Both companies issued insurance policies to persons potentially liable for damages in a personal injury suit pending in the Court of Common Pleas of Montgomery County, Pennsylvania. The parties dispute the order of liability of their respective policies for any damages in that action. They have submitted a stipulation of facts and filed cross-motions for summary judgment. For the reasons that follow, I will grant plaintiff's motion and refuse defendant's.
On April 3, 1985, an automobile owned by H.D. Wilkins and driven by Marguerite Pinney was involved in an accident that injured John Ewell, the state court plaintiff. At the time of the accident, Wilkins was protected by two Aetna insurance policies, a personal auto policy that covered the vehicle involved in the accident and a "Personal Excess Indemnity Policy." The driver, Pinney, was a "covered person" under a USAA auto policy.
The Aetna auto policy provided a maximum of $ 250,000 in primary coverage for an accident involving an insured automobile, prorated with other applicable insurance.
The "other insurance" clause further stated that "any insurance we provide for a vehicle you do not own shall be excess over any other collectible insurance." The USAA auto policy had a coverage limit of $ 300,000. As with Aetna's policy, it provided primary coverage for an accident involving an insured auto when there was no other insurance, as well as proration when there was. Where, as here, a covered person was driving a vehicle she did not own, the coverage under the USAA policy was "excess over any other collectible insurance."
Under the Aetna excess policy, Wilkins was insured with an additional $ 1,000,000 in coverage on the condition that he maintain primary auto coverage in the amount of $ 250,000.
The premiums for this policy were low compared to the coverage limit. The excess policy covered "the insured for the part of the loss that exceeds the primary limit." "Primary Limit" is defined as "the total of other insurance an insured may collect for any occurrence, including amounts for primary insurance policies."
An "insured" includes any person using a covered auto with the permission of the named insured. Finally, the Aetna excess policy states, "this insurance is always excess over any other insurance which covers any part of the loss."
The parties agree that Aetna's automobile policy provides primary coverage and therefore must cover the first $ 250,000 of damages in the state court action.
The parties disagree, however, on who is responsible for damages that exceed this amount. Aetna claims that USAA is responsible for the next $ 300,000 in damages while USAA asserts that any recovery above $ 250,000 should be prorated between the USAA auto policy and the Aetna excess policy according to their policy limits, $ 300,000 and $ 1,000,000 respectively.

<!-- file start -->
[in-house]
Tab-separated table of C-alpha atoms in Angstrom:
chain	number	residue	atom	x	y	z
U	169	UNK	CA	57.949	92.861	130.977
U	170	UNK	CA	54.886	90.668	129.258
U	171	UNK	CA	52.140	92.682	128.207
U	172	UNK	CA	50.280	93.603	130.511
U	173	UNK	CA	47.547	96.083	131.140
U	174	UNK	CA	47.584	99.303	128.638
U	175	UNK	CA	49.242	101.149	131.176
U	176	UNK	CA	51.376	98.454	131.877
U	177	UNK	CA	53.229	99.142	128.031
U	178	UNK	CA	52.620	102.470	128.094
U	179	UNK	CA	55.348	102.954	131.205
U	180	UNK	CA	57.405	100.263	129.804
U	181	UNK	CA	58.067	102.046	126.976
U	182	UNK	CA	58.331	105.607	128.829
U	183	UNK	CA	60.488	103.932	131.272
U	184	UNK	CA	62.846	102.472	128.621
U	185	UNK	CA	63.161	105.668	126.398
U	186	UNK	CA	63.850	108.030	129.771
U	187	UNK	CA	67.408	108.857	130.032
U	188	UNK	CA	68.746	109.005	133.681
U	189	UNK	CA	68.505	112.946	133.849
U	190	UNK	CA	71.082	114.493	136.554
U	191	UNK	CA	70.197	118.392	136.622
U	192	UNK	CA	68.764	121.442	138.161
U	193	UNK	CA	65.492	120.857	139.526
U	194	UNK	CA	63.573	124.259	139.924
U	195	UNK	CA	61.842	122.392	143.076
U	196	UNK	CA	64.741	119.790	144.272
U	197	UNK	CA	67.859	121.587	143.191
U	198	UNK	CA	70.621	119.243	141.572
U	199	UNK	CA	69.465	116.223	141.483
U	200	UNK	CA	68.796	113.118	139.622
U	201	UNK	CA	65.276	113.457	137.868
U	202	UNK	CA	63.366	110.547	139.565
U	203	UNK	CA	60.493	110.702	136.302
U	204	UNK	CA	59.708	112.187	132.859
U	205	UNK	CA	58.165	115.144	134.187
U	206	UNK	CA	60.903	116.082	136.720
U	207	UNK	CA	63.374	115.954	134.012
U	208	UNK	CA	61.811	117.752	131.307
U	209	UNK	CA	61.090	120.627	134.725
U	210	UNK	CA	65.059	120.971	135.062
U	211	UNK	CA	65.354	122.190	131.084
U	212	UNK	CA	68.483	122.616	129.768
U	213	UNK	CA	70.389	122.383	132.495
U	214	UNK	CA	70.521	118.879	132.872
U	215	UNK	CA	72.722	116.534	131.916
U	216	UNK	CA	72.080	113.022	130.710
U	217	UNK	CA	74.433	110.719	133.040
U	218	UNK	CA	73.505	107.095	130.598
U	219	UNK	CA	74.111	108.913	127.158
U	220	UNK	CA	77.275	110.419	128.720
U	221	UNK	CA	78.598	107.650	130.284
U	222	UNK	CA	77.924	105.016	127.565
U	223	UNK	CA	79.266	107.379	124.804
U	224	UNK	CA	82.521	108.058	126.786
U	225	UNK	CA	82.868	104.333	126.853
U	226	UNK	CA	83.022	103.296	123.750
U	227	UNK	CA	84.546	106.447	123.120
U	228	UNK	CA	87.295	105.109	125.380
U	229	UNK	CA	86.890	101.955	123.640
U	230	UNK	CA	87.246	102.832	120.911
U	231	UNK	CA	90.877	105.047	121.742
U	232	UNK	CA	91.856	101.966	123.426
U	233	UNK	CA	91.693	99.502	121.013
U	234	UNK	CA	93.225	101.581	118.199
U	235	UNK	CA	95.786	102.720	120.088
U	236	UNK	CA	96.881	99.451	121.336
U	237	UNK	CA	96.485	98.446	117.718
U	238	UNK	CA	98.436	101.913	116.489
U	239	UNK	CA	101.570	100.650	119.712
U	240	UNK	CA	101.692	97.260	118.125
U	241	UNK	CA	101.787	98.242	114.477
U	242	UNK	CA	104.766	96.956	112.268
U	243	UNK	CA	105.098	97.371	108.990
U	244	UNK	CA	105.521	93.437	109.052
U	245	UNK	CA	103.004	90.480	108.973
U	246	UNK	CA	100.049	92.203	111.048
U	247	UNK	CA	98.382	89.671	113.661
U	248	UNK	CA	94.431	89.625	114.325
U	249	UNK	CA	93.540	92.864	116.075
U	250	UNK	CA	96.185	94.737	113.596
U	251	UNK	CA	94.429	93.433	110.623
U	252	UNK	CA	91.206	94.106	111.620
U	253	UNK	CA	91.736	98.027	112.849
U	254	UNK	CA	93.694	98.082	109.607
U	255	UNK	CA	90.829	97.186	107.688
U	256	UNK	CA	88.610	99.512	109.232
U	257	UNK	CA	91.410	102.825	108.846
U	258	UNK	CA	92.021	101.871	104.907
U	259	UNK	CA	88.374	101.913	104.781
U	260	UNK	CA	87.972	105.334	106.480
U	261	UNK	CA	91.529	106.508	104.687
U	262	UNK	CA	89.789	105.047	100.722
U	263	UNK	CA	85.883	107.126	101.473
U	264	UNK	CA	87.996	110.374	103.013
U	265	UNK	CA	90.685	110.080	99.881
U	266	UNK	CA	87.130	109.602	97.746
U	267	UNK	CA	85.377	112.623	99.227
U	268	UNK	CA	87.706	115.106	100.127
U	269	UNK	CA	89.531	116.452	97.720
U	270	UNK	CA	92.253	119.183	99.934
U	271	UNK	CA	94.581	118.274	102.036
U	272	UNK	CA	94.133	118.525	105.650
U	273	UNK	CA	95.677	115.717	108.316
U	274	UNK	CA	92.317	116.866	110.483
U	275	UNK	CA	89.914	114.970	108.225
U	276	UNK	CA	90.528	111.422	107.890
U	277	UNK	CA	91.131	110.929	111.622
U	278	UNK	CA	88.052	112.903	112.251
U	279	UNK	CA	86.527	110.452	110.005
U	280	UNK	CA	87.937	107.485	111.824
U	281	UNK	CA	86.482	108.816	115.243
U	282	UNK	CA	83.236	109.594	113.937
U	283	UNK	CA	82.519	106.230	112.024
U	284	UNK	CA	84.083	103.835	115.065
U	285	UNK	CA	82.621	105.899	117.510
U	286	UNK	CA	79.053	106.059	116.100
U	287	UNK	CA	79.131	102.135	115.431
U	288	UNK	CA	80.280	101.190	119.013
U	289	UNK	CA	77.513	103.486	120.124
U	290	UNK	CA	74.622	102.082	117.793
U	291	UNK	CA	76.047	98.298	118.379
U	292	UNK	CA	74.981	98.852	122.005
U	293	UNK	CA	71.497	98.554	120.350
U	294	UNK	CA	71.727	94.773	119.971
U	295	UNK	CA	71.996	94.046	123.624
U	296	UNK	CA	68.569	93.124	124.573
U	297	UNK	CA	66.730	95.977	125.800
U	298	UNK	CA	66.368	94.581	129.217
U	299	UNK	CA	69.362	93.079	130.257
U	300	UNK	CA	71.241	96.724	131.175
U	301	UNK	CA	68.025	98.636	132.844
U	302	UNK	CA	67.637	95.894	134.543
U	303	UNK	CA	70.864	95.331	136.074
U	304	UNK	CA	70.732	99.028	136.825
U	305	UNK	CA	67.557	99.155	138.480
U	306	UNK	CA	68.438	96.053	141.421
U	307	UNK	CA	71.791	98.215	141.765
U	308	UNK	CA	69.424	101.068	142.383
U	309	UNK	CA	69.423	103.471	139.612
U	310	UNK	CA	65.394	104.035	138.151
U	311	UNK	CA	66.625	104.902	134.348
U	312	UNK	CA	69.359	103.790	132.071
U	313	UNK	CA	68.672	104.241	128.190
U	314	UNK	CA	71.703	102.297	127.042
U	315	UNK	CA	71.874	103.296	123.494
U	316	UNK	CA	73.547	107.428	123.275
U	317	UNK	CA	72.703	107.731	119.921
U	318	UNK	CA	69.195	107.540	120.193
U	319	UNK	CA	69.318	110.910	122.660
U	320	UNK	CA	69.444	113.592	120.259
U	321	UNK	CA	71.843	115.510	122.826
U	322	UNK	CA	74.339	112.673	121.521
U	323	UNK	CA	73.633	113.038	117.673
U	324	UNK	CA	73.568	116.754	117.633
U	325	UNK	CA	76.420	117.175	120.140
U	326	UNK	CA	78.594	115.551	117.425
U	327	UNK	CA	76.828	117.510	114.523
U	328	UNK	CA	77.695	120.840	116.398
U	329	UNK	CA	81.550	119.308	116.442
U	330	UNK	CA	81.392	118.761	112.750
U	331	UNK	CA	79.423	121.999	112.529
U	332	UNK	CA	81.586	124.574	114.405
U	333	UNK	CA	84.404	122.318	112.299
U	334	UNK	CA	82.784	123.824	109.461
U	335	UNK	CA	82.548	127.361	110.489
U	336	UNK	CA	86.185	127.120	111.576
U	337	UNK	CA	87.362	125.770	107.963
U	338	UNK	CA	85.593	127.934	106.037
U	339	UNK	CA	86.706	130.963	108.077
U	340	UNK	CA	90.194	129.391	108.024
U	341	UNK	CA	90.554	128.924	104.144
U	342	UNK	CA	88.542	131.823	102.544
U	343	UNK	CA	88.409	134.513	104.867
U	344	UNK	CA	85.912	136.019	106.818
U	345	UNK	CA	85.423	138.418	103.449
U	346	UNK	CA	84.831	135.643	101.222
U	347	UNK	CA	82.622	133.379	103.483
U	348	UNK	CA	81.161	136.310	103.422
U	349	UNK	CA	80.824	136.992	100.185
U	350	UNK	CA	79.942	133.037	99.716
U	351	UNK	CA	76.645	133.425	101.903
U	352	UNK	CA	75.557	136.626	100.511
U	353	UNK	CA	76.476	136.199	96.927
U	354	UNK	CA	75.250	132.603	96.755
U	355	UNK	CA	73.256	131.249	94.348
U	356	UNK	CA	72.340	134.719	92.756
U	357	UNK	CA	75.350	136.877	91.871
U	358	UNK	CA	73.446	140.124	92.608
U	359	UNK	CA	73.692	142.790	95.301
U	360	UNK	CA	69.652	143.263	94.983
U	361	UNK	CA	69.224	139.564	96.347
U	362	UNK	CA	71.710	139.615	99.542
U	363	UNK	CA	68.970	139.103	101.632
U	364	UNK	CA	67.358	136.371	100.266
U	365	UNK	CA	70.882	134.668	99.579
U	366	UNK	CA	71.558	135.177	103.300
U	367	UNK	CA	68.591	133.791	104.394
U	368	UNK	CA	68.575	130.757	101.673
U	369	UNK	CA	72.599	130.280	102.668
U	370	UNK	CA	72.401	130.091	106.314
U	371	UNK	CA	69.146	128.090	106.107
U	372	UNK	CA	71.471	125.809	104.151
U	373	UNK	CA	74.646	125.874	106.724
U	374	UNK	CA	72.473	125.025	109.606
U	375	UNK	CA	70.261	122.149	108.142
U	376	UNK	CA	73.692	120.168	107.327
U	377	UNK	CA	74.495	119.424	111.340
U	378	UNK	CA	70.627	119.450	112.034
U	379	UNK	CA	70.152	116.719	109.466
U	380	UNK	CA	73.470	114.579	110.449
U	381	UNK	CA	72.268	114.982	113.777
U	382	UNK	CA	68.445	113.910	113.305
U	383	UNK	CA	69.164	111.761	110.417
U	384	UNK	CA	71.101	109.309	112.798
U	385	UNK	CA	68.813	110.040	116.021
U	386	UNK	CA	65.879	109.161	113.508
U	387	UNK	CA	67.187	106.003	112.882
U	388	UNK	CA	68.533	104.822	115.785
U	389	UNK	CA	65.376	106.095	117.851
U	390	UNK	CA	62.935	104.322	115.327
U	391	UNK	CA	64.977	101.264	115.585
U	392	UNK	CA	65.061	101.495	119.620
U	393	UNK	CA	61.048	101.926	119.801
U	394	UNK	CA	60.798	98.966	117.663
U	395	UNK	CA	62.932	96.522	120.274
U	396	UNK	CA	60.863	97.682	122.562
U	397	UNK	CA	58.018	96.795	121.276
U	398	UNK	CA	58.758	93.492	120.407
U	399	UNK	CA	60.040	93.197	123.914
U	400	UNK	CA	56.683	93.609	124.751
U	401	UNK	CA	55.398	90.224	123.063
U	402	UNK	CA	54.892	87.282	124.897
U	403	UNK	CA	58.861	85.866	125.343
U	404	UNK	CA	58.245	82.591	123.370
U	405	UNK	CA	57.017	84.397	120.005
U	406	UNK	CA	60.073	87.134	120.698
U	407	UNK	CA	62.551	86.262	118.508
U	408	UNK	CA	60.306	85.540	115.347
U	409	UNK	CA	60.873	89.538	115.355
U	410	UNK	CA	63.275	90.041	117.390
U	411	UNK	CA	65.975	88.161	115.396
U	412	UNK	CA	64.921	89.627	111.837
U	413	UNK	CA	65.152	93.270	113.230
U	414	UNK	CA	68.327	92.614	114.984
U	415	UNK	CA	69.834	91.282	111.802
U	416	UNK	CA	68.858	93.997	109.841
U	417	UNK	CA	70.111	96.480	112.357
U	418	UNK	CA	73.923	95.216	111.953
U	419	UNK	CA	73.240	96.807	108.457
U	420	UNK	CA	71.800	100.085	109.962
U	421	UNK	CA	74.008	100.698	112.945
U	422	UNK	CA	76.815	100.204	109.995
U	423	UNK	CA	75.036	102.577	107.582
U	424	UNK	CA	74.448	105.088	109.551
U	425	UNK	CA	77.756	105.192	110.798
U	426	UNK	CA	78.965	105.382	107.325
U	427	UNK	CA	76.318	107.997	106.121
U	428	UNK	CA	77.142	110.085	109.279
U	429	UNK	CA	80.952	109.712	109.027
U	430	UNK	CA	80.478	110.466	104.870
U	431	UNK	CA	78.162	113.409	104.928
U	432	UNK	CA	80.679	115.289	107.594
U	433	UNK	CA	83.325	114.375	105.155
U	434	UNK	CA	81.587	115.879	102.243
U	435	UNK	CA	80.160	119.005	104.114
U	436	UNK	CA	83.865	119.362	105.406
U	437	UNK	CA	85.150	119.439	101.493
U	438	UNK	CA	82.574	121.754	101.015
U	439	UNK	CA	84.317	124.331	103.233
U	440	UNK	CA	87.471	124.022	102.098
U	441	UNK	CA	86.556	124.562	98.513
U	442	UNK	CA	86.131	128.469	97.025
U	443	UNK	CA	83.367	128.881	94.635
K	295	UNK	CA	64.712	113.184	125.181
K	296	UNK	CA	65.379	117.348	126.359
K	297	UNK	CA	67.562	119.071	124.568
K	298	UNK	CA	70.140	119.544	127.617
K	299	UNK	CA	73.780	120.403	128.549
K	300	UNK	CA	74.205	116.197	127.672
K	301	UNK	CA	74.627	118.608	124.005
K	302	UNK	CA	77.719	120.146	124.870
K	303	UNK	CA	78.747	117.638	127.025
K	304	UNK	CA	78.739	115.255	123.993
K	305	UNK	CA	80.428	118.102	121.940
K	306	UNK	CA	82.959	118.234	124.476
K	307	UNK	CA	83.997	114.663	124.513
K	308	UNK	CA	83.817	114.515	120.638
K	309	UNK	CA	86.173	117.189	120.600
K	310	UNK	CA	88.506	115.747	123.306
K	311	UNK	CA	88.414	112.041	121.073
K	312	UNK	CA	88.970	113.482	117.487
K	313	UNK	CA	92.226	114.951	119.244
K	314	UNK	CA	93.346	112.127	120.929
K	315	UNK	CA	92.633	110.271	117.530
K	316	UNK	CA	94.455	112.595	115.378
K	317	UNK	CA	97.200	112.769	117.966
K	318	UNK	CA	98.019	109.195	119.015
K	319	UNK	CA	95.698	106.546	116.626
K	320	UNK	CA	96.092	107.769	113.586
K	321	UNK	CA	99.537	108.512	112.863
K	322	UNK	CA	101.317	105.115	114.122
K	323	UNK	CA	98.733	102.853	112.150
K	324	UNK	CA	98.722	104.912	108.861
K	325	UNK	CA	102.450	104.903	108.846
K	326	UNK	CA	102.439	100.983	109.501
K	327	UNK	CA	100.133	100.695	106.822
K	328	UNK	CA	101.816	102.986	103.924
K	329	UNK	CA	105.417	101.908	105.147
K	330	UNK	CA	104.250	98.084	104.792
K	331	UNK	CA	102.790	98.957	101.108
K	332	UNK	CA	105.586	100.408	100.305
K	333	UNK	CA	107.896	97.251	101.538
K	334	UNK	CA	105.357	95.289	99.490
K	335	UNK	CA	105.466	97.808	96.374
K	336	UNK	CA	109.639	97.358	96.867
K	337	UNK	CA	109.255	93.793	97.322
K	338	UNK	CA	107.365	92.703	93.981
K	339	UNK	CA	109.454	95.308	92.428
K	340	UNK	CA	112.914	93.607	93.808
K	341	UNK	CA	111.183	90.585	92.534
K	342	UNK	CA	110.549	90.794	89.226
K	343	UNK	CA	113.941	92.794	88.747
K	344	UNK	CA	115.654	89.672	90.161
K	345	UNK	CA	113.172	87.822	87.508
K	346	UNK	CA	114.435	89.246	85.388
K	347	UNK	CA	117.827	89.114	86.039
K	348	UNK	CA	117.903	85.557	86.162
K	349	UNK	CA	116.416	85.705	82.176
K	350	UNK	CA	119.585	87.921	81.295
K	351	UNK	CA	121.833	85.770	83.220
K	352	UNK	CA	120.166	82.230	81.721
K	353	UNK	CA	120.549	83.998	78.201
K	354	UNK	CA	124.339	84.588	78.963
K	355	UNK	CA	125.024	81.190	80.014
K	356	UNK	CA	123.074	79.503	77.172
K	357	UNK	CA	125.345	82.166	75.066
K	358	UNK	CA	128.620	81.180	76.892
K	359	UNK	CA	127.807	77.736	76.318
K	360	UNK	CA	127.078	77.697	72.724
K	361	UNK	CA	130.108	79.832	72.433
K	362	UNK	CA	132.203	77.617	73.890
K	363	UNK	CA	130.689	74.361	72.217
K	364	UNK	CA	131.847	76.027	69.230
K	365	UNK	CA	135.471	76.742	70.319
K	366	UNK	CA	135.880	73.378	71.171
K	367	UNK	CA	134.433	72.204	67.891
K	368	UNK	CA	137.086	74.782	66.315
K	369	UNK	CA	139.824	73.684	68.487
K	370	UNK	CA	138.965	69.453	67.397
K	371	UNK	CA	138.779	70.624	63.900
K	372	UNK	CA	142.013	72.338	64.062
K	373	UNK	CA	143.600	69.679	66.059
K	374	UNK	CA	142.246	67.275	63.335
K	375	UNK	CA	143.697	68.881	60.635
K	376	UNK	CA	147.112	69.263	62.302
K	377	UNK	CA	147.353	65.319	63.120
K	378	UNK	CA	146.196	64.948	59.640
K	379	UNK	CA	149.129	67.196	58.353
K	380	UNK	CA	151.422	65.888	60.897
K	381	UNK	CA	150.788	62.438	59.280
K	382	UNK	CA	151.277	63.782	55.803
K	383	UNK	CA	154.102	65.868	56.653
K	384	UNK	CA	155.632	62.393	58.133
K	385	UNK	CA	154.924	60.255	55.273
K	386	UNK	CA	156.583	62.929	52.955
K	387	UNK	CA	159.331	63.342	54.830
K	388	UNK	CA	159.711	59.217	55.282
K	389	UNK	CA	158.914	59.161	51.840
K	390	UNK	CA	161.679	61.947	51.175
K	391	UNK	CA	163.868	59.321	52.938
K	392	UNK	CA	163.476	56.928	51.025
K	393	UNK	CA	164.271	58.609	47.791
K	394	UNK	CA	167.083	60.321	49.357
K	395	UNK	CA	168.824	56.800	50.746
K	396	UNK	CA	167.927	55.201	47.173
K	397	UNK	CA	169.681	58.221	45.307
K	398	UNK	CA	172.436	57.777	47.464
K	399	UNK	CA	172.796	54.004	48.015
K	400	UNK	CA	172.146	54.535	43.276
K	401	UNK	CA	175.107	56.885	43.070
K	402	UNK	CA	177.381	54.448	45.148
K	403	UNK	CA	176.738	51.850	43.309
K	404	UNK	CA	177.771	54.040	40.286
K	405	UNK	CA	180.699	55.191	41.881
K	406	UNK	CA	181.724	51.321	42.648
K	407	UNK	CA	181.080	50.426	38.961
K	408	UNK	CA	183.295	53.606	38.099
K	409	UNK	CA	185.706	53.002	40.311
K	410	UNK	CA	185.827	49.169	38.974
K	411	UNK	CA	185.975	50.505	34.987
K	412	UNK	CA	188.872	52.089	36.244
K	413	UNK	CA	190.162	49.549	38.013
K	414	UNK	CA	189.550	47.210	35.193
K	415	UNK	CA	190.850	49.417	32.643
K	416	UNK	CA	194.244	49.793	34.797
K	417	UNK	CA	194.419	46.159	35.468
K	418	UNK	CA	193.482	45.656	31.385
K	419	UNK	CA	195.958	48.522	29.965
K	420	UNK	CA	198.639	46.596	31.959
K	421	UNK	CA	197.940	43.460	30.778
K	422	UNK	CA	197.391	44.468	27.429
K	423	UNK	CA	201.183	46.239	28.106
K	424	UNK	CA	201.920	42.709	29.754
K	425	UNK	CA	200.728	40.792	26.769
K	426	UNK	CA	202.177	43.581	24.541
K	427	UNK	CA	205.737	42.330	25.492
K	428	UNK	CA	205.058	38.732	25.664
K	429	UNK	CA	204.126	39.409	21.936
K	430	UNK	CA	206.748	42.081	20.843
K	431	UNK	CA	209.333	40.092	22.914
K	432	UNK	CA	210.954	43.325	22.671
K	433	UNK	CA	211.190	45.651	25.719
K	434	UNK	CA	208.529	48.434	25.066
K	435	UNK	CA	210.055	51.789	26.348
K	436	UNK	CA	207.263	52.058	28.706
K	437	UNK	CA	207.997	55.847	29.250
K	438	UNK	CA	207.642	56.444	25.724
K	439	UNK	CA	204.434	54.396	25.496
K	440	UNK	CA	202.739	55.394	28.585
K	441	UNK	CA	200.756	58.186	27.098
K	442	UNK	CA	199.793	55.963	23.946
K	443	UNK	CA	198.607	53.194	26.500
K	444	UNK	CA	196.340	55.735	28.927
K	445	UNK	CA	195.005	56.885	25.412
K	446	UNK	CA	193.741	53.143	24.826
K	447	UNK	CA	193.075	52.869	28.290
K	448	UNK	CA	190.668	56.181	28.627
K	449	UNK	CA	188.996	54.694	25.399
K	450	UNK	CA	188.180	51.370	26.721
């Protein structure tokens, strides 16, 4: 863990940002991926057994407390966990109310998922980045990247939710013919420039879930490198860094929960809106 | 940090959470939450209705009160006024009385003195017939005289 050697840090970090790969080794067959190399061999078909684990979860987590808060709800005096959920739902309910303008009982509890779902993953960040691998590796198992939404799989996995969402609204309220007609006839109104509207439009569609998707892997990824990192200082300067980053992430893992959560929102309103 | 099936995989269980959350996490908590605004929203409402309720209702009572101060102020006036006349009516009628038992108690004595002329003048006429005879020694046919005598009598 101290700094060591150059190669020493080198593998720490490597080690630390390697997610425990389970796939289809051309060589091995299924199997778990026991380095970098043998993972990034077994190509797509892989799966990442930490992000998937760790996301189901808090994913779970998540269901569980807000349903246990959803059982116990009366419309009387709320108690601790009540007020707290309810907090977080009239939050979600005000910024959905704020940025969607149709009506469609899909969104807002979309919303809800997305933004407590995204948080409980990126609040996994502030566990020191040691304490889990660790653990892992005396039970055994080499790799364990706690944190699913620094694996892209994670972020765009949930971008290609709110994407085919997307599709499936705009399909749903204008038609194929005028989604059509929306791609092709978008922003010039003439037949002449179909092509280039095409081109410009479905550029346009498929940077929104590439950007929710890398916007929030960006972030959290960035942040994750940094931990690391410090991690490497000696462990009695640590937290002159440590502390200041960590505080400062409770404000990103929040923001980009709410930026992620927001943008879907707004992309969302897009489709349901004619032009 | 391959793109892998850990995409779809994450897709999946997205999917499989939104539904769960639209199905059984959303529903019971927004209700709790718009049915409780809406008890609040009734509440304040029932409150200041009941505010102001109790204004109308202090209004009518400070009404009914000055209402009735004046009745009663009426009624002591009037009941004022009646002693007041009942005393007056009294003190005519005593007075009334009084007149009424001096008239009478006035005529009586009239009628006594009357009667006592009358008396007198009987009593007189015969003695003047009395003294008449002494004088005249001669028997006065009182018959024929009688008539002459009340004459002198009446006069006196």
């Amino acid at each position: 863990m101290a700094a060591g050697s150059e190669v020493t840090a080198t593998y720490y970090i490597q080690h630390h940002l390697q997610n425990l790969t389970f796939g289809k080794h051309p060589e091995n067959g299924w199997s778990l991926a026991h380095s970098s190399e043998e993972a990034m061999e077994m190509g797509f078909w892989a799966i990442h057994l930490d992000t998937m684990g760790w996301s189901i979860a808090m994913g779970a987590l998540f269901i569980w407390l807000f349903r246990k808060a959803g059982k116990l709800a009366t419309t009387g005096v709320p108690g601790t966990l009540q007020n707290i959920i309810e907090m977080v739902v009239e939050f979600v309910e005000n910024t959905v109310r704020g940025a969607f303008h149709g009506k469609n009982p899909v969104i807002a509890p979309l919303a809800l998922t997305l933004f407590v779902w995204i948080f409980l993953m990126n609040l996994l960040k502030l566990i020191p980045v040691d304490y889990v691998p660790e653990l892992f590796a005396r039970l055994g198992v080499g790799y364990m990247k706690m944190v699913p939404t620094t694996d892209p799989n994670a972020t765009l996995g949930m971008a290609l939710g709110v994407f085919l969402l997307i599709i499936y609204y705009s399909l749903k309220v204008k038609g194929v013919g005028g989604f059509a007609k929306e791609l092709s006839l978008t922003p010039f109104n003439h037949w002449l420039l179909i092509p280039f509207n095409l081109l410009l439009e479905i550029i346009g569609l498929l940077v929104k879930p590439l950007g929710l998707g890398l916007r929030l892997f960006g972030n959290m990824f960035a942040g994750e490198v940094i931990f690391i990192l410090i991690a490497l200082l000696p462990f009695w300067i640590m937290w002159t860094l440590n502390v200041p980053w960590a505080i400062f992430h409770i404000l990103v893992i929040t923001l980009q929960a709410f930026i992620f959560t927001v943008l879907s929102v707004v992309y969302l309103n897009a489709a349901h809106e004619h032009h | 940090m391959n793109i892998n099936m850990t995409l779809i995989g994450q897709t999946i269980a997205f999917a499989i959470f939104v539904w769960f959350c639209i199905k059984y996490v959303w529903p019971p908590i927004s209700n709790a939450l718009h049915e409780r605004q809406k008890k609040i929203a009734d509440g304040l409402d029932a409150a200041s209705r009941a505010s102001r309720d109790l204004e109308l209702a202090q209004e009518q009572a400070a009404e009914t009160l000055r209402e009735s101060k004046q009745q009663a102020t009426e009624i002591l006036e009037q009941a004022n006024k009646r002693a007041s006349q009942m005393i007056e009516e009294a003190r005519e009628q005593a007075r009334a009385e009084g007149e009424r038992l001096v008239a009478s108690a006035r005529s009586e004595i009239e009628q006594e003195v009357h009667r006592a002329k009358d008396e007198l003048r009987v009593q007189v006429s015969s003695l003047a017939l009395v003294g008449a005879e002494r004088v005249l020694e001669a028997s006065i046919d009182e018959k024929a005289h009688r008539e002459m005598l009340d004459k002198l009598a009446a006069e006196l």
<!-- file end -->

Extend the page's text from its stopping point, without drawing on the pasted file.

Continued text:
Aetna argues that its excess policy is an umbrella policy and that this policy is not responsible for any part of the loss until all other applicable insurance has been paid out. An "umbrella policy" is defined as a policy of insurance "sold at comparatively modest cost to pick up where primary coverages end, in order to provide an extended protection . . ." 8A J. Appleman Insurance Law and Practice § 4904.85 at 452 (1987). In support of this argument, Aetna relies on Occidental Fire and Casualty Company v. Brocious, 772 F.2d 47 (3d Cir. 1985). USAA counters that Aetna's excess policy and its policy provide the same coverage to this occurrence; therefore, their liability should be prorated. USAA relies exclusively on an earlier Third Circuit decision, Transport Indemnity Company v. Home Indemnity Company, 535 F.2d 232 (3d Cir. 1976).
In Brocious, the court held that an umbrella insurance policy was not responsible for coverage until exhaustion of all other insurance, including excess coverage in two automobile policies.
The Third Circuit noted that "umbrella policies" are sold at relatively low prices to provide extended coverage. Thus, "they are regarded as 'true excess over and above any type of primary coverage, excess provisions arising in regular policies in any manner, or escape clauses.'" Brocious, 772 F.2d at 53 (quoting 8A J. Appleman Insurance Law and Practice § 4909.85 at 453-54 (1987)).
The court found that the policy was an "umbrella policy" because it was called that, had low premiums for $ 20,000,000 coverage, and contained language in the "other insurance" clause that was different from the clauses in the two auto policies.